3. And speaking of reading everyone else's reports, I've read "You can do anything for 20 minutes!" a zillion quintillion times, and I think it is safe to say "Nonsense" in a firm, Mary Poppins sort of voice. I failed both the "hand in ice water" test and the "clothespin on finger" test in childbirth preparation class, and neither of those were anywhere near as long as 20 minutes. (And speaking of which, I don't see how either of those prepared us for the sensation of being repeatedly stabbed with a knife in the pelvic region for 27 hours. Though I guess I can see why they would find it difficult to simulate that.) As it turns out, I CAN do the level-one Shred workout, but that's not because I can do anything for 20 minutes, it's because it's a whole bunch of much shorter things. If it were 20 minutes of just push-ups, I wouldn't be able to do it, because (and here we come back to my main point) I can't in fact do anything for 20 minutes. /vent And also, it's more like 30. /vent again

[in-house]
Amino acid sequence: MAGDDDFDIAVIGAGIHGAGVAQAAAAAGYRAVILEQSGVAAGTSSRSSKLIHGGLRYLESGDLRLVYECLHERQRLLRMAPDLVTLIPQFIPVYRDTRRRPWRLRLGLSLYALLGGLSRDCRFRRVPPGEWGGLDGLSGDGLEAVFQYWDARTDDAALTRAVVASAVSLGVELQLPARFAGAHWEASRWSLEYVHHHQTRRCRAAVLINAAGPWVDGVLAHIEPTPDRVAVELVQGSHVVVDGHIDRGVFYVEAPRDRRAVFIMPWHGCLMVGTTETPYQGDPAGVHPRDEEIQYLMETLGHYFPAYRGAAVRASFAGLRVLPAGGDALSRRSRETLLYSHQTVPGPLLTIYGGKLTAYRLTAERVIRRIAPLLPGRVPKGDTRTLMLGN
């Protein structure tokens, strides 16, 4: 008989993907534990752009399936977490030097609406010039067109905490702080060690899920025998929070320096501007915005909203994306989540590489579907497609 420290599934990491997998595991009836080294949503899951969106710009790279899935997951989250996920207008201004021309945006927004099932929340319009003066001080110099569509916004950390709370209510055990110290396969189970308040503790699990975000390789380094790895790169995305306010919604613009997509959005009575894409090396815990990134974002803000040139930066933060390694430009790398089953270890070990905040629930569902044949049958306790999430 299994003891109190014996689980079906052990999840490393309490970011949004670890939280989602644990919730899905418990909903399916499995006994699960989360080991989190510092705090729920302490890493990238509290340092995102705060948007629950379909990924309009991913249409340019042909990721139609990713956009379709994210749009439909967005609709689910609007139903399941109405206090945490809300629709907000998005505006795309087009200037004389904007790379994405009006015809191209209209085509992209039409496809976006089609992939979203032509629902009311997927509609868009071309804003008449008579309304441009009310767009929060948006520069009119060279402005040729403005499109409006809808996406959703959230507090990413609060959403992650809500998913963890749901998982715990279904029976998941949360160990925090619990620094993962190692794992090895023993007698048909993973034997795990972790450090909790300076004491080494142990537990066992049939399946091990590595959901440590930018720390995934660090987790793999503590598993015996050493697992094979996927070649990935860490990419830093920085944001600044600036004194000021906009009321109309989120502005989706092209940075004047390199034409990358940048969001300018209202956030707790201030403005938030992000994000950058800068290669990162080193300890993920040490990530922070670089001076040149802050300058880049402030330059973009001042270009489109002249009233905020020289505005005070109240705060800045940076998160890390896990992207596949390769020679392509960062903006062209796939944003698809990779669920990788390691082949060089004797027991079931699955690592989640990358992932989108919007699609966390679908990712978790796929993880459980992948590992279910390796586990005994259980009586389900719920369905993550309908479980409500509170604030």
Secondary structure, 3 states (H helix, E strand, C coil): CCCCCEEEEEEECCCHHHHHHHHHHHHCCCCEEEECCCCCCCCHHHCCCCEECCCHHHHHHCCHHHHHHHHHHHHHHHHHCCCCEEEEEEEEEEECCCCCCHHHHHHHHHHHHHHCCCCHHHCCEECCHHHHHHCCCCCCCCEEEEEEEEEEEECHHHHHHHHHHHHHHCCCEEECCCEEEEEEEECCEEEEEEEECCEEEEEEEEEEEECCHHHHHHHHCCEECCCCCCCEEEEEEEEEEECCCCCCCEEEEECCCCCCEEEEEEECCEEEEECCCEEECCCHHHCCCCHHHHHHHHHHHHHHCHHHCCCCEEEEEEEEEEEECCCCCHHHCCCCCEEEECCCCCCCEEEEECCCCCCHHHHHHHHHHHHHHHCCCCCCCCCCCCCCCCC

4. I got a yoga mat on Freecycle, and I'm surprised how much comfier that makes the sit-ups and push-ups. The mat is so THIN, I wouldn't think it would help at all. A large part of it is that it keeps me from having to put my hands and knees on the floor crumbs.

5. Even being aware of the knee problems, and even modifying exercises that seem knee-dangerous, I STILL feel it in my knees. Has anyone verified that Jillian knows what she's doing?

July 4, 2010

Blackberry Black Raspberry Riches

I hope it doesn't lower me in your esteem when I tell you that this is the first year in ten that we've harvested our abundant, free, blackberry black raspberry crop, from blackberry black raspberry bushes that grow maintenance-free in our yard. The children kept going out into the yard and coming back full of snack, so I finally ventured out and found that the crop above the 4-foot level was FORMIDABLE.